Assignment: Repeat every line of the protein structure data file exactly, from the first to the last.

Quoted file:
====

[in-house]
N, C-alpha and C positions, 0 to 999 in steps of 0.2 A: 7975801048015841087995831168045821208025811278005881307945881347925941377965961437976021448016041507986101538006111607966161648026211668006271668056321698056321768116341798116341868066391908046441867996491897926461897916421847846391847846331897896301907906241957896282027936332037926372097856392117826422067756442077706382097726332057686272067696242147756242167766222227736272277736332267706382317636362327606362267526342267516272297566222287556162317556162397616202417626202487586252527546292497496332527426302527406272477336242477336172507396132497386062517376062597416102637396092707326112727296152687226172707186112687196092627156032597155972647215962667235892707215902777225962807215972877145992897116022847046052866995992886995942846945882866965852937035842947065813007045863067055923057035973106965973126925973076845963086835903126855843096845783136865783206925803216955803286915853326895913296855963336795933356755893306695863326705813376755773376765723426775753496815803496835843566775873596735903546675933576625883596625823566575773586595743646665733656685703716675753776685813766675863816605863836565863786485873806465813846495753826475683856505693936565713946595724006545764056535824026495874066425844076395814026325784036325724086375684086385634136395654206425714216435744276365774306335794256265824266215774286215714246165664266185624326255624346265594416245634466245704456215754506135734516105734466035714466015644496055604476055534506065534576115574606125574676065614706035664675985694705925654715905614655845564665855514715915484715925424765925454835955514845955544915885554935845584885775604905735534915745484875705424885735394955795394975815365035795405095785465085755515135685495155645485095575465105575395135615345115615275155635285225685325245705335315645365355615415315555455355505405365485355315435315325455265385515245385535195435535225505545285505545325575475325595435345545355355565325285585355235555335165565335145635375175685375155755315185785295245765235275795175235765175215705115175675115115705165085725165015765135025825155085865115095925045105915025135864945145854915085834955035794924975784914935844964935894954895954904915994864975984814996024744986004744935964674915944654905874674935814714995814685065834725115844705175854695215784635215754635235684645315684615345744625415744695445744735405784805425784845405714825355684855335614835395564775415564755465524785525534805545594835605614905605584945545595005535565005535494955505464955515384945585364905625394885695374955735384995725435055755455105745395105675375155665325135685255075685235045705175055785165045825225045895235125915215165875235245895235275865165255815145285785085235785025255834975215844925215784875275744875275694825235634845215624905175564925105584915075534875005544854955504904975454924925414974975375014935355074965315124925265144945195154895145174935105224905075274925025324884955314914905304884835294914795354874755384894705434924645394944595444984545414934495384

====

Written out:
[in-house]
N, C-alpha and C positions, 0 to 999 in steps of 0.2 A: 7975801048015841087995831168045821208025811278005881307945881347925941377965961437976021448016041507986101538006111607966161648026211668006271668056321698056321768116341798116341868066391908046441867996491897926461897916421847846391847846331897896301907906241957896282027936332037926372097856392117826422067756442077706382097726332057686272067696242147756242167766222227736272277736332267706382317636362327606362267526342267516272297566222287556162317556162397616202417626202487586252527546292497496332527426302527406272477336242477336172507396132497386062517376062597416102637396092707326112727296152687226172707186112687196092627156032597155972647215962667235892707215902777225962807215972877145992897116022847046052866995992886995942846945882866965852937035842947065813007045863067055923057035973106965973126925973076845963086835903126855843096845783136865783206925803216955803286915853326895913296855963336795933356755893306695863326705813376755773376765723426775753496815803496835843566775873596735903546675933576625883596625823566575773586595743646665733656685703716675753776685813766675863816605863836565863786485873806465813846495753826475683856505693936565713946595724006545764056535824026495874066425844076395814026325784036325724086375684086385634136395654206425714216435744276365774306335794256265824266215774286215714246165664266185624326255624346265594416245634466245704456215754506135734516105734466035714466015644496055604476055534506065534576115574606125574676065614706035664675985694705925654715905614655845564665855514715915484715925424765925454835955514845955544915885554935845584885775604905735534915745484875705424885735394955795394975815365035795405095785465085755515135685495155645485095575465105575395135615345115615275155635285225685325245705335315645365355615415315555455355505405365485355315435315325455265385515245385535195435535225505545285505545325575475325595435345545355355565325285585355235555335165565335145635375175685375155755315185785295245765235275795175235765175215705115175675115115705165085725165015765135025825155085865115095925045105915025135864945145854915085834955035794924975784914935844964935894954895954904915994864975984814996024744986004744935964674915944654905874674935814714995814685065834725115844705175854695215784635215754635235684645315684615345744625415744695445744735405784805425784845405714825355684855335614835395564775415564755465524785525534805545594835605614905605584945545595005535565005535494955505464955515384945585364905625394885695374955735384995725435055755455105745395105675375155665325135685255075685235045705175055785165045825225045895235125915215165875235245895235275865165255815145285785085235785025255834975215844925215784875275744875275694825235634845215624905175564925105584915075534875005544854955504904975454924925414974975375014935355074965315124925265144945195154895145174935105224905075274925025324884955314914905304884835294914795354874755384894705434924645394944595444984545414934495384